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Switching phone companies may get a lot less frustrating

If you’ve ever tried to switch your phone carrier, but found that the phone that you paid for has been locked by your previous phone provider, you may find comfort in knowing that those days may soon be over.

The Federal Communications Commission is looking to put an end to the controversial practice that’s been adopted by many phone providers with a new proposal that limits their power over consumers’ phones.

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Currently, some mobile phones have software installed in them that prevent consumers from using them with different phone carriers, essentially “locking” the phone, regardless if the network is technologically compatible with the device or not. Users can have their phones unlocked, but different phone providers have different rules on how that can be done, some require for certain conditions to be met before they can have their phone unlocked.

For example, according to the FCC, it is currently legal for providers to refuse to unlock phones for former customers who are not in “good standing” or have not fulfilled their “service contract, device financing plan, or paid the applicable early termination fee.”

Under FCC’s proposal, all mobile phone providers would be required to unlock cell phones 60 days after they’ve been activated.

“Real competition benefits from transparency and consistency,” FCC chairwoman Jessica Rosenworcel said in a statement. “That is why we are proposing clear, nationwide mobile phone unlocking rules. When you buy a phone, you should have the freedom to decide when to change service to the carrier you want and not have the device you own stuck by practices that prevent you from making that choice.”

App icons displayed on iPhone 15 Pro screen are seen in this illustration photo at the store in Krakow, Poland on October 31, 2023.

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Rosenworcel claims that the proposal would increase competition between phone service providers as consumers would have more choices. She also said that it would decrease the costs consumers have to face when switching providers. The proposal would reduce overall confusion as the same rules on unlocking would apply to all cell phone carriers.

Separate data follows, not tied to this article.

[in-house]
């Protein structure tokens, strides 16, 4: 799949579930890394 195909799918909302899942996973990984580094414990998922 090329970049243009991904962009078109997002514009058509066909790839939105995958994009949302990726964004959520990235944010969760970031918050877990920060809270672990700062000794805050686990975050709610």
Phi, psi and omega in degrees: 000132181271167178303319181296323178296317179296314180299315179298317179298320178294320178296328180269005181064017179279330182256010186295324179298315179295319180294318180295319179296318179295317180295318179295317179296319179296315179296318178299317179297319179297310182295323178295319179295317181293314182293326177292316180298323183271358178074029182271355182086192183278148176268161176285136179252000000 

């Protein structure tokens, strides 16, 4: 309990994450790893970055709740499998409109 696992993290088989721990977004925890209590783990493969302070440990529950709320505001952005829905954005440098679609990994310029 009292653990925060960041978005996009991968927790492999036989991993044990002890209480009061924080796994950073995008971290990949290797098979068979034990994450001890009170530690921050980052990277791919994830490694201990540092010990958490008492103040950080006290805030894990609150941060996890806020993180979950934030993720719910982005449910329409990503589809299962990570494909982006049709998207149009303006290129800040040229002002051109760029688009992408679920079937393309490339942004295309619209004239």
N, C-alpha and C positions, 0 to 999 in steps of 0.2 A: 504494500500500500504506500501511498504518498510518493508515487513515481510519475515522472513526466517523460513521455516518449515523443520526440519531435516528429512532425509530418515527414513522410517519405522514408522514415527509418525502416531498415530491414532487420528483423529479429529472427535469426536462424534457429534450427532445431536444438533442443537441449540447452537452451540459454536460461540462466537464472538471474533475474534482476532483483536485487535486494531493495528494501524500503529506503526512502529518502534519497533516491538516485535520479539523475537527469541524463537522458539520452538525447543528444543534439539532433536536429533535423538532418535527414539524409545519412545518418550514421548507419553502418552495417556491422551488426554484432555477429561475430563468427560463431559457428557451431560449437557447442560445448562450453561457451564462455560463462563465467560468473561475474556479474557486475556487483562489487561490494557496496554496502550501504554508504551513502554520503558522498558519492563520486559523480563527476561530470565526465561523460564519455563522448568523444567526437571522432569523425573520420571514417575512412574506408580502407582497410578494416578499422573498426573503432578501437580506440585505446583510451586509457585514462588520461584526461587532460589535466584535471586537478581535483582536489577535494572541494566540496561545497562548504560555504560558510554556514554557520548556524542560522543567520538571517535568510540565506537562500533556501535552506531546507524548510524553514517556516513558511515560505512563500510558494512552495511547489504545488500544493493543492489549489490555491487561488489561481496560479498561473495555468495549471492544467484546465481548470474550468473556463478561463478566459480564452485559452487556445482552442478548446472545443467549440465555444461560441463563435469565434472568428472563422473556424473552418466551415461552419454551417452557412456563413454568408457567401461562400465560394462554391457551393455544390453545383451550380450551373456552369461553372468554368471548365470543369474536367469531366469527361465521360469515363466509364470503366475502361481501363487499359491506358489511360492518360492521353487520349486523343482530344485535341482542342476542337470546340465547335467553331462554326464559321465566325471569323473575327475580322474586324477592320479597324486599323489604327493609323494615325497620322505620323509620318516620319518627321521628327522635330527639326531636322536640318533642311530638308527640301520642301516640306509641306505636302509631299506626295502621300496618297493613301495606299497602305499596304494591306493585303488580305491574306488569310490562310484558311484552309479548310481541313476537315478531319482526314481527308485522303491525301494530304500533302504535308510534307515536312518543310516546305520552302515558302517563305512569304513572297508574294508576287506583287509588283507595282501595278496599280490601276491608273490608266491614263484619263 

The proposal will face a first vote at a July 18 open meeting. The FCC will seek comment on whether the rule should be applied to existing or future contracts. It will also seek input on the impact the rule would have on the discounts and incentives carriers offer for certain phone plans, and how small business and resellers would be affected by the increased number of phones on the secondary market.

The FCC move comes after several public interest groups in February called on the Commission to develop a phone unlocking rule after T-Mobile announced its acquisition of Mint Mobile last year.

Verizon opposes the FCC’s phone unlocking proposal

However, Verizon  (VZ) , which follows a requirement to unlock phones after 60 days due to a previous acquisition, pushed back against the idea of developing a phone unlocking rule. In a filing to the FCC in March, Verizon claims that an unlocking rule can have a negative effect on phone discounts.

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“Requiring carriers to unlock their mobile wireless devices – which often contain software that prevents them from operating on another carrier’s network – allows consumers to switch providers more easily,” Verizon’s filing said. “At the same time, however, an unlocking requirement may discourage a carrier from deeply discounting a phone because it cannot recoup its subsidy if a customer immediately moves to another carrier.”

Verizon also claims in the filing that the rule could have “complex tradeoffs and consequences for consumers and carriers,” and that it is not clear that it would benefit customers.

“Providers rely on device locks to sustain their ability to offer such subsidies,” said Verizon. “Device locking periods, in fact, may greatly benefit low-income consumers because they make devices more affordable, lowering the barrier to entry to mobile service.” 

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